At its September 26, 2017 meeting, the Wisconsin Elections Commission approved a timeline for the decertification of the Optech Eagle optical scan ballot tabulator. The Commission also set conditions for continued use that must be met if a municipality uses the Optech Eagle in an election before the decertification deadline. The decisions made by the Commission are outlined below.
Optech Eagle Decertification: Effective December 31, 2018
The Optech Eagle will no longer be certified for use in Wisconsin elections after December 31, 2018, and cannot be used in any election after that date. Municipalities currently using the Optech Eagle must cease use of the equipment by January 1, 2019 and have replacement equipment in place by the beginning of the 2019 election cycle. Please contact the Wisconsin Elections Commission when you have purchased new equipment so that our records can be updated accordingly. Many municipalities have already begun the process of replacing their Optech Eagles, but if you have any questions about the purchasing process or decertification timeline, please contact Wisconsin Elections Commission staff for assistance.
Remake or Hand Count By-Mail Absentee Ballots: Effective Immediately
All municipalities who continue to use the Optech Eagle are required to remake all absentee ballots returned by mail or hand count those ballots. This requirement will ensure that votes on absentee ballots are tabulated in accordance with the intent of the voter. This procedure is required to be in place for all Wisconsin elections from September 26, 2017 until the December 31, 2018 decertification date of the Optech Eagle.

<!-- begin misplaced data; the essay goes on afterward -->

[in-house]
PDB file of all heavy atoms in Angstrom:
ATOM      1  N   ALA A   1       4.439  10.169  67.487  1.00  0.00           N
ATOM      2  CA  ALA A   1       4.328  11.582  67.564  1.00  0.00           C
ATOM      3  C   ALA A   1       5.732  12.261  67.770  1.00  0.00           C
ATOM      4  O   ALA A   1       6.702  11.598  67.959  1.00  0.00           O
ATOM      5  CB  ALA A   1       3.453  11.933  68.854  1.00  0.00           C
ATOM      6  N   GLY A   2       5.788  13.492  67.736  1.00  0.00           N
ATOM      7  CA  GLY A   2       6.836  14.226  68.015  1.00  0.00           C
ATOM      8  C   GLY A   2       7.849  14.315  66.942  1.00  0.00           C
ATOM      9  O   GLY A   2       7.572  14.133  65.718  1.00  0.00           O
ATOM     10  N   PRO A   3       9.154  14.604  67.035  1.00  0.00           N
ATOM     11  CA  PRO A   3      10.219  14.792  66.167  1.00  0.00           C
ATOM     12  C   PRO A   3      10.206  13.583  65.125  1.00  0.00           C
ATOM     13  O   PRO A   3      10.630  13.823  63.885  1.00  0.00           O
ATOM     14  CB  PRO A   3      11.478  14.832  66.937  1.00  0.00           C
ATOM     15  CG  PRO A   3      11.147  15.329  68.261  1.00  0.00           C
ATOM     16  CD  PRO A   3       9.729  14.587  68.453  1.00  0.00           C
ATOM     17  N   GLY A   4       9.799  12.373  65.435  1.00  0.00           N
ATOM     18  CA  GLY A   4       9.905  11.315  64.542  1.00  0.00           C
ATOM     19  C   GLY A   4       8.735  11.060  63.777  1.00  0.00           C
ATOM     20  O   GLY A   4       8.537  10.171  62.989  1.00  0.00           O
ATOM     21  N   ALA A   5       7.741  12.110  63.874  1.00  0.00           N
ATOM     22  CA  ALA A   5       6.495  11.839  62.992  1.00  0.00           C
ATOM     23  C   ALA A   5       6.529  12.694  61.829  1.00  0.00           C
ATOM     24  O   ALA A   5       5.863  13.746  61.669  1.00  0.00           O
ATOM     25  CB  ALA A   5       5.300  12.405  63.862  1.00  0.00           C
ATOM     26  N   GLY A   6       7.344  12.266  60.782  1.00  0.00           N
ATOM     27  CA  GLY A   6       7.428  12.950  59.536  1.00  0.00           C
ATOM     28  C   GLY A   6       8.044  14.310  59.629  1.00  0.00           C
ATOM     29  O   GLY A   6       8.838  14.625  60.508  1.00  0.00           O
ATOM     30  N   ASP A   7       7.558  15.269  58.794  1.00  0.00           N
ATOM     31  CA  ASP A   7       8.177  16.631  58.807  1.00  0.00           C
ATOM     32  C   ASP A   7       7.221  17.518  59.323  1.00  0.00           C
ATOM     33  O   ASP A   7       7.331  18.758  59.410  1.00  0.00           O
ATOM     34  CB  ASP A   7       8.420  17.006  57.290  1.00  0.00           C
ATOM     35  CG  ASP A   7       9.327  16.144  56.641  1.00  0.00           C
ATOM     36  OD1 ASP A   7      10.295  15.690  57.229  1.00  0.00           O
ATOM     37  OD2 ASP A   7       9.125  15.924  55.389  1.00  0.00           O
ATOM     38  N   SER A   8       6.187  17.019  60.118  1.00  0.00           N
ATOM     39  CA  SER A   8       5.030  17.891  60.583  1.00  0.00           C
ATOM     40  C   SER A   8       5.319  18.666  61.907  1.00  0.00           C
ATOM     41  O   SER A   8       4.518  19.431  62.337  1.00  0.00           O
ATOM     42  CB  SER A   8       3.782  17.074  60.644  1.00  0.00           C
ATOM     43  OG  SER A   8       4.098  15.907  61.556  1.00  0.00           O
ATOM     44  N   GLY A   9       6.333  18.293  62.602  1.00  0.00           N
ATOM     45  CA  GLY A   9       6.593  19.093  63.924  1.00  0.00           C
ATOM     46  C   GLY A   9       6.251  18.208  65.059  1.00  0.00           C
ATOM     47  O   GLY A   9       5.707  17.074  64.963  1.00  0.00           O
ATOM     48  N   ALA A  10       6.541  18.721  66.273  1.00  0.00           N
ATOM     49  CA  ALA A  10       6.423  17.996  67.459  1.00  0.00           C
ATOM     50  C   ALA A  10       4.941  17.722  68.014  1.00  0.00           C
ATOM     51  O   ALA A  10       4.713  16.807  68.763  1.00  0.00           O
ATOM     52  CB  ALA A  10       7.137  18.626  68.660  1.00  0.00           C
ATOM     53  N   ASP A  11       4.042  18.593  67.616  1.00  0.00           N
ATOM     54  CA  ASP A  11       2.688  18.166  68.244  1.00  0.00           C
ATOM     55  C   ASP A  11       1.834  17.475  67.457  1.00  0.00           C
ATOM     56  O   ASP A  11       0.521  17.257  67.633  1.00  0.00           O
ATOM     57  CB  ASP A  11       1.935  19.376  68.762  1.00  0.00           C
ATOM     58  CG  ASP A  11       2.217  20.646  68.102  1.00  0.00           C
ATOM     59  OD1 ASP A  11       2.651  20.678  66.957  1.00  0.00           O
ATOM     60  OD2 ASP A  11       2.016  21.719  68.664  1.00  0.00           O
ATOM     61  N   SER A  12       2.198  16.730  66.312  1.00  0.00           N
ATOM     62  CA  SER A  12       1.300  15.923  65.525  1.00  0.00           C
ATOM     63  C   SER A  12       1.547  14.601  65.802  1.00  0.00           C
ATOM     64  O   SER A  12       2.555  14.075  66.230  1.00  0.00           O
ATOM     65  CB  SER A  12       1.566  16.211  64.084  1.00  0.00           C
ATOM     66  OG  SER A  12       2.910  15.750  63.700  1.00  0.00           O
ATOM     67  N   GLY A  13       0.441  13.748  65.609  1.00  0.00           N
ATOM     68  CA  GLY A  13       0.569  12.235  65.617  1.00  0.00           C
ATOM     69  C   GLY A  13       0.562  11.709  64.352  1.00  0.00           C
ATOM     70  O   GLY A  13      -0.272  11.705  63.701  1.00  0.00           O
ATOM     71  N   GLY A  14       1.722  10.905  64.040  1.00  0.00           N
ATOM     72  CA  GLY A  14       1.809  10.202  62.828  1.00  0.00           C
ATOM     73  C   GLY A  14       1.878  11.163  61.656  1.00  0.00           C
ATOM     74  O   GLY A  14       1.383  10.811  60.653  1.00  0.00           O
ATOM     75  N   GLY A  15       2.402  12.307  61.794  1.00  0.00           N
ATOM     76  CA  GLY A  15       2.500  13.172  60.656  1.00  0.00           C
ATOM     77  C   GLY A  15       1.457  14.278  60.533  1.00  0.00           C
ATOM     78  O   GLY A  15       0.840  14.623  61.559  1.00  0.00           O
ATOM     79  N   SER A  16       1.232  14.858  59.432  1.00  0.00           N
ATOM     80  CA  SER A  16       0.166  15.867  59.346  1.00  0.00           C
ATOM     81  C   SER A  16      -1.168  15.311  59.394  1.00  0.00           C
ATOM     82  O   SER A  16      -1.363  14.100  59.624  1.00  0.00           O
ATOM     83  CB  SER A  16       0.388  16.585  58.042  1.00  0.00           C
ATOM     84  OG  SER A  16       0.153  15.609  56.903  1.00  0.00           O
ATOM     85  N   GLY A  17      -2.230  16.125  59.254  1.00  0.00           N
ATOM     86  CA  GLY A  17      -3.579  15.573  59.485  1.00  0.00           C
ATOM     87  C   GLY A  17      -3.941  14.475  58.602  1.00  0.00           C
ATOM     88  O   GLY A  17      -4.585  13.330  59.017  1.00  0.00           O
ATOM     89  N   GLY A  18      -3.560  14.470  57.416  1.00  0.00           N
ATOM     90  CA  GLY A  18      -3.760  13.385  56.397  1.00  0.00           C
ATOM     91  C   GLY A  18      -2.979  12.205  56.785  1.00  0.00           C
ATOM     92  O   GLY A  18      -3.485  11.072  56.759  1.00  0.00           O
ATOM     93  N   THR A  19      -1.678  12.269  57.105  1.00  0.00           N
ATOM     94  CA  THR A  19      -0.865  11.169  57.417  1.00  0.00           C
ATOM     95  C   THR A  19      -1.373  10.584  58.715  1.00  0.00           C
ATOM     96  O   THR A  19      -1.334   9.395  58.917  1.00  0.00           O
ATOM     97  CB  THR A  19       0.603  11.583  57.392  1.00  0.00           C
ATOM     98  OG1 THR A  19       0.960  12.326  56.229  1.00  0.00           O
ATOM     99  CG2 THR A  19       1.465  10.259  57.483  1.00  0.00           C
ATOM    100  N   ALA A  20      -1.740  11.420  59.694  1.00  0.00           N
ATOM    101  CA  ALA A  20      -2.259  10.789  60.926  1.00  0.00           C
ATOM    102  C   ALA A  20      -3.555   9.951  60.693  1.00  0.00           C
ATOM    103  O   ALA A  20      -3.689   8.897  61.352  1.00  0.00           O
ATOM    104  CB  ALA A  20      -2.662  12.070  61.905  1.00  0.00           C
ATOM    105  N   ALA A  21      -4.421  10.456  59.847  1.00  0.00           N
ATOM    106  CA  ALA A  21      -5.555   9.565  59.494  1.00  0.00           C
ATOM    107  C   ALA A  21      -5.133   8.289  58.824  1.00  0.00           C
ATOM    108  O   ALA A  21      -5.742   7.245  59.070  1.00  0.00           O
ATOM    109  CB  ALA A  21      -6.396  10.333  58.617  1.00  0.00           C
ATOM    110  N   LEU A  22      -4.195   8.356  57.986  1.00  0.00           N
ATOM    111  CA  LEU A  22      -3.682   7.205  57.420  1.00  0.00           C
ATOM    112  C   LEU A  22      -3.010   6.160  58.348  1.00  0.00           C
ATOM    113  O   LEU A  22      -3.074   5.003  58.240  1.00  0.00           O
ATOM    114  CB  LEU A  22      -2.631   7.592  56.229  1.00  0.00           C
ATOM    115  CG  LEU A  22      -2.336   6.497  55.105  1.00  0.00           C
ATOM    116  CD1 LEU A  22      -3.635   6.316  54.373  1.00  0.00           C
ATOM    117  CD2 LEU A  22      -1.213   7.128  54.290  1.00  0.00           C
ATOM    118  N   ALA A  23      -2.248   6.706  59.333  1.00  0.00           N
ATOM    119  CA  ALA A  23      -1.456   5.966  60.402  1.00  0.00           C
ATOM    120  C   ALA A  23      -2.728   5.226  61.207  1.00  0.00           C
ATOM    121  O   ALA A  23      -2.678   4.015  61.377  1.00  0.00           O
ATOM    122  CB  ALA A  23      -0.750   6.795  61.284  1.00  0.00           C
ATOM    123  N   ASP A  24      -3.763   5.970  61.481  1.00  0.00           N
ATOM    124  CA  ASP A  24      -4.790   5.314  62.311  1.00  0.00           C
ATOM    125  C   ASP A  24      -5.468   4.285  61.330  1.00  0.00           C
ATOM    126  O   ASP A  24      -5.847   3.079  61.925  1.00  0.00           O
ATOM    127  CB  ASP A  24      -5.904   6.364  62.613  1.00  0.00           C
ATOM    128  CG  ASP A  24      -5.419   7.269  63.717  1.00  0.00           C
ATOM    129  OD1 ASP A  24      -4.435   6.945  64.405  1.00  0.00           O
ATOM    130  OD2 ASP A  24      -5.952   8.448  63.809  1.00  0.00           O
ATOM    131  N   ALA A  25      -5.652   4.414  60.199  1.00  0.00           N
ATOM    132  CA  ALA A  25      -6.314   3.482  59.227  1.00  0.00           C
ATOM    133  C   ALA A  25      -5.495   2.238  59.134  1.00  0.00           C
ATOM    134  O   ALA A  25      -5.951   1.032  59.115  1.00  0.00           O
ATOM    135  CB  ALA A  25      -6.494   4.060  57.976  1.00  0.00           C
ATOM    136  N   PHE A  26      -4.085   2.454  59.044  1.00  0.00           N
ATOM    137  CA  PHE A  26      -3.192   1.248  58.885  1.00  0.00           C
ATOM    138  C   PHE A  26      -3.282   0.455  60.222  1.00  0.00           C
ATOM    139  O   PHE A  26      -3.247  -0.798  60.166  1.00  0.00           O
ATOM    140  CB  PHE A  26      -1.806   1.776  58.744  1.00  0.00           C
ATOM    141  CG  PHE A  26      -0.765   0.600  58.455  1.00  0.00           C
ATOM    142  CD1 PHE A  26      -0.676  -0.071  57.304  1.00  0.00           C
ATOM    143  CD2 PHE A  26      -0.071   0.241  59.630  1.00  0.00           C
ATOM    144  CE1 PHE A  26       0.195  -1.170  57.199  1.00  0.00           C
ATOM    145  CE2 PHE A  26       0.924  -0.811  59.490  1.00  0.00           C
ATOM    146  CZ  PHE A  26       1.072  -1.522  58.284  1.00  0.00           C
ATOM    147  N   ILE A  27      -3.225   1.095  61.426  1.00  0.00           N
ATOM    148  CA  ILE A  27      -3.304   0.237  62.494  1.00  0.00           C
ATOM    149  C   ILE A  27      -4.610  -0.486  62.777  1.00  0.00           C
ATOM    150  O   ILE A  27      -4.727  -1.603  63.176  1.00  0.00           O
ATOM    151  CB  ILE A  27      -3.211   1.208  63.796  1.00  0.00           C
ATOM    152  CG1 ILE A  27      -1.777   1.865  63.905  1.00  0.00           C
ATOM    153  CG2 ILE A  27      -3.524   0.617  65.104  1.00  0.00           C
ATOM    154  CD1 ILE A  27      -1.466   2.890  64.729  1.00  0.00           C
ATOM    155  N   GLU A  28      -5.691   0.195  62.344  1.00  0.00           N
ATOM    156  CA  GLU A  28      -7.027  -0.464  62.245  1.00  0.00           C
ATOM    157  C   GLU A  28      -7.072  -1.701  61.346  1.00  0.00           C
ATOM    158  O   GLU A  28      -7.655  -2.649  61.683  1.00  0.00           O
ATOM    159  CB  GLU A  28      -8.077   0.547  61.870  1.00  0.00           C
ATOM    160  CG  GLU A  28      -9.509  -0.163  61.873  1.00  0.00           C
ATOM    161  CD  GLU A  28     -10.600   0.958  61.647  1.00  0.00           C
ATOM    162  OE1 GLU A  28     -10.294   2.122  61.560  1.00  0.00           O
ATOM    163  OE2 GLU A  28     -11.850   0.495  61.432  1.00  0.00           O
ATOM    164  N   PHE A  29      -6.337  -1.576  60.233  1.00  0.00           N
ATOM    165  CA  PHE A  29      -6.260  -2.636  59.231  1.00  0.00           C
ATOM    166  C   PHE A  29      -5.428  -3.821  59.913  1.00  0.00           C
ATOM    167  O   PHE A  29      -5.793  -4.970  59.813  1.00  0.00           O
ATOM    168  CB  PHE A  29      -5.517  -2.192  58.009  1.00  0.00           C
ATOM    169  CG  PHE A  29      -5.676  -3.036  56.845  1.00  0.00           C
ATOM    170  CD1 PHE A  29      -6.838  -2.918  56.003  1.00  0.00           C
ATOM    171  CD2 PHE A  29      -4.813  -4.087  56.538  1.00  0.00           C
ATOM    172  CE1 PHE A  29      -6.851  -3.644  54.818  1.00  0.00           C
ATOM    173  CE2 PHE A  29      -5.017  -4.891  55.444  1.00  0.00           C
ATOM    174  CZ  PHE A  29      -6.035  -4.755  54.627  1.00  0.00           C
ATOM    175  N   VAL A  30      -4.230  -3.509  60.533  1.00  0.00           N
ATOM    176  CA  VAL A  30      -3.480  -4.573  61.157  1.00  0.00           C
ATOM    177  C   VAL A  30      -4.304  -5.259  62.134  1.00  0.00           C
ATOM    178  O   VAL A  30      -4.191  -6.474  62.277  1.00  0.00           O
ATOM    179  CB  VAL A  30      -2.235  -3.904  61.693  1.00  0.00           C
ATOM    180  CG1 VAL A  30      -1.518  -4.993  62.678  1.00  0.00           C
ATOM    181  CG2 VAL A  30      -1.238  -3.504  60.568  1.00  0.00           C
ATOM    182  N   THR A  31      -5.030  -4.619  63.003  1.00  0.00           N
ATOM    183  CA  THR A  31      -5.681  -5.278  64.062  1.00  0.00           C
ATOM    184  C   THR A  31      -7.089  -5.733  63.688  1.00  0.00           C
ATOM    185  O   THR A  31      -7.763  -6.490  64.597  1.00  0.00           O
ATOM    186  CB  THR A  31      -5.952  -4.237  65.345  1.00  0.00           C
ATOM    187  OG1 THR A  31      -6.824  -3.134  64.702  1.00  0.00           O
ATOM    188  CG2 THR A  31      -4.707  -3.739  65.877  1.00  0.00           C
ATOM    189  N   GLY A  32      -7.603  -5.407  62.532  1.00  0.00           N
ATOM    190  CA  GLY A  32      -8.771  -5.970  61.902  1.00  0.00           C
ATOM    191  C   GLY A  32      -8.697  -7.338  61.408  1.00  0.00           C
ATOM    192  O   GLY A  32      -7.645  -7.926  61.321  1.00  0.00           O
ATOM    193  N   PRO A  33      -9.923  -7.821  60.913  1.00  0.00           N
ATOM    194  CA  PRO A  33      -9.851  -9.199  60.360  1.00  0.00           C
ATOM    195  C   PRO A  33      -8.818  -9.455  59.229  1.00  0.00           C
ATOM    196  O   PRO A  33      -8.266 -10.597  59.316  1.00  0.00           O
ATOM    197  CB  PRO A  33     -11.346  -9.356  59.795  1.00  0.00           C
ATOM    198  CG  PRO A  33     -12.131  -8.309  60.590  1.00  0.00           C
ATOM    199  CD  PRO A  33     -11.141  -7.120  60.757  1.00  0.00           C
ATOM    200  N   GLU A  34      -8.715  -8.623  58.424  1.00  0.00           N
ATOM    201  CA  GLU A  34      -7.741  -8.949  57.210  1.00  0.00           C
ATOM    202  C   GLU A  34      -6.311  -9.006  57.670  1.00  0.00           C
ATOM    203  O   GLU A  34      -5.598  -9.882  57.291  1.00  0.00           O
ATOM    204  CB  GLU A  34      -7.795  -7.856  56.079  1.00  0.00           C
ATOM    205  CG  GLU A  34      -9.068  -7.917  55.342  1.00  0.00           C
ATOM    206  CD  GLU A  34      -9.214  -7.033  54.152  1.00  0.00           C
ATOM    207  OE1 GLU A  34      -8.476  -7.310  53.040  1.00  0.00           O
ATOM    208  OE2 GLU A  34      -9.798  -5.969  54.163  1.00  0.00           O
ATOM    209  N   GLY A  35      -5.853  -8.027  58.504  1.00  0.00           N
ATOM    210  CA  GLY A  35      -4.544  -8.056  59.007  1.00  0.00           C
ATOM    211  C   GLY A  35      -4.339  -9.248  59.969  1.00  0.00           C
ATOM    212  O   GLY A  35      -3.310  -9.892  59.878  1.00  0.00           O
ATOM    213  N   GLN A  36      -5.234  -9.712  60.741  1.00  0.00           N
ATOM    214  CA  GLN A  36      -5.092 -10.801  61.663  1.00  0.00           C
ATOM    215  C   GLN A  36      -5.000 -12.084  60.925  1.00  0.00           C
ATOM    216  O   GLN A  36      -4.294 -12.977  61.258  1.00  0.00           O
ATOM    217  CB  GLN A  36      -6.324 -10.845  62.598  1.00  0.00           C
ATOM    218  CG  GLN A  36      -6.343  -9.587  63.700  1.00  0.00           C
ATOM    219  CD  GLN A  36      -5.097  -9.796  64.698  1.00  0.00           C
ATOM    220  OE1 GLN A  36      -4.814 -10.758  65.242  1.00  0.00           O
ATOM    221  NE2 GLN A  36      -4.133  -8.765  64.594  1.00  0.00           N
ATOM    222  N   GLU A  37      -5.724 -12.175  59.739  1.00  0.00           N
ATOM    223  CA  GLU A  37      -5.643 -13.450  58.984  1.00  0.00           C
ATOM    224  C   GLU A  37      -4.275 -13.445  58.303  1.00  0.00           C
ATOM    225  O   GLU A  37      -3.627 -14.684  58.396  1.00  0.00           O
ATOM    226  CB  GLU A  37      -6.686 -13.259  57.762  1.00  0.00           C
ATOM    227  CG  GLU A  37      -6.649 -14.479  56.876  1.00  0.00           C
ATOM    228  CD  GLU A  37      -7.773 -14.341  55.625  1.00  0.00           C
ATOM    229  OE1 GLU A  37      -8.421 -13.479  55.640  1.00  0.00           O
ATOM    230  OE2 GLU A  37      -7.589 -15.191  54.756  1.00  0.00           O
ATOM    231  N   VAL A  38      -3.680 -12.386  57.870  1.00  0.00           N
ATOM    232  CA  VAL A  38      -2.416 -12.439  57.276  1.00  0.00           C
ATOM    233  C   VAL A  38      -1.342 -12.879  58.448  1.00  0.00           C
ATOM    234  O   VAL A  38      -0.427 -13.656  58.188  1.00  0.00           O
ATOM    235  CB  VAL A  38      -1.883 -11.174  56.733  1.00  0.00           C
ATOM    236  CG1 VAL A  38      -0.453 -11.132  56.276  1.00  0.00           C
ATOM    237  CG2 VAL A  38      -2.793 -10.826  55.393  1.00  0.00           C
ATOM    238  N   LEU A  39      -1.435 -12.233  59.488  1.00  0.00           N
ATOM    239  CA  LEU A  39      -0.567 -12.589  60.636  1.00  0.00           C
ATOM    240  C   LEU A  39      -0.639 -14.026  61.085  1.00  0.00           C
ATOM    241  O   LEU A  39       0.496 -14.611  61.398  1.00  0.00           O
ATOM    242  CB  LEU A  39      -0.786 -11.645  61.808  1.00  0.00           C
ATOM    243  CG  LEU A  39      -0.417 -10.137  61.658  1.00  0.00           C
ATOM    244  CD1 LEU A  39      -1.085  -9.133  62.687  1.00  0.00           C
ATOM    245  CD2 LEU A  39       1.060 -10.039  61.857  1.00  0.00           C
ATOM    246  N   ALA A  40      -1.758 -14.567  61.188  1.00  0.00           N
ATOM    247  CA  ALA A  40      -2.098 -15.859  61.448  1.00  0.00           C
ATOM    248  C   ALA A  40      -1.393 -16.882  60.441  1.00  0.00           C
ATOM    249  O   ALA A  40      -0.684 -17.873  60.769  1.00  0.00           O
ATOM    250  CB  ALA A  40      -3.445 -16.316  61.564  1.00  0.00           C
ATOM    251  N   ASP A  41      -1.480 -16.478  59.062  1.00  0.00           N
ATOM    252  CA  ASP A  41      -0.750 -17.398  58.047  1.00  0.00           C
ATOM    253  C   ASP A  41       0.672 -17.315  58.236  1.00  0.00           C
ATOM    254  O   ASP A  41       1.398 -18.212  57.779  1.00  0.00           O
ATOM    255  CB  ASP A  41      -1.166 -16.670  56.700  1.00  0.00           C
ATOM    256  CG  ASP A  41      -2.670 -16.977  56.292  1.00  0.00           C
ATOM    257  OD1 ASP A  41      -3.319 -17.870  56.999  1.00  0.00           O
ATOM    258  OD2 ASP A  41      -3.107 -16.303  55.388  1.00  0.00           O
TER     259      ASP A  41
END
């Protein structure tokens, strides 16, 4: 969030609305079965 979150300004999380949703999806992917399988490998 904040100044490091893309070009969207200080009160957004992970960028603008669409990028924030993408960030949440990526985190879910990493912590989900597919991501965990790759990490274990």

This requirement is limited only to absentee ballots returned by mail. As you know, the Optech Eagle requires the voter to use a marking device that produces a carbon-based mark which enables the machine to read votes on a ballot. If a voter marks their ballot using a marking device other than a vendor-approved marker or #2 pencil, such as a regular marker, it is possible that the Optech Eagle will not be able to determine voter intent. The machine could read these ballots as blank and the result would be an increase in the number of undervotes for each contest where a voter attempted to mark a choice. Local election officials and election inspectors have little control over the marking devices used by voters who return their absentee ballots by mail, which is why this required procedure is limited to those ballots.
All Recounts of Ballots Voted on the Optech Eagle Must be Conducted by Hand: Effective Immediately
Effective immediately, the Optech Eagle should not be used to tabulate ballots during any recount scenario. For any recount ordered after an election where an Optech Eagle was used to tabulate votes, all ballots processed by the Optech Eagle on Election Day must be hand counted during the recount. This includes ballots voted at the polling place, absentee ballots voted in the clerks’ office during the in-person absentee period and absentee ballots returned by mail.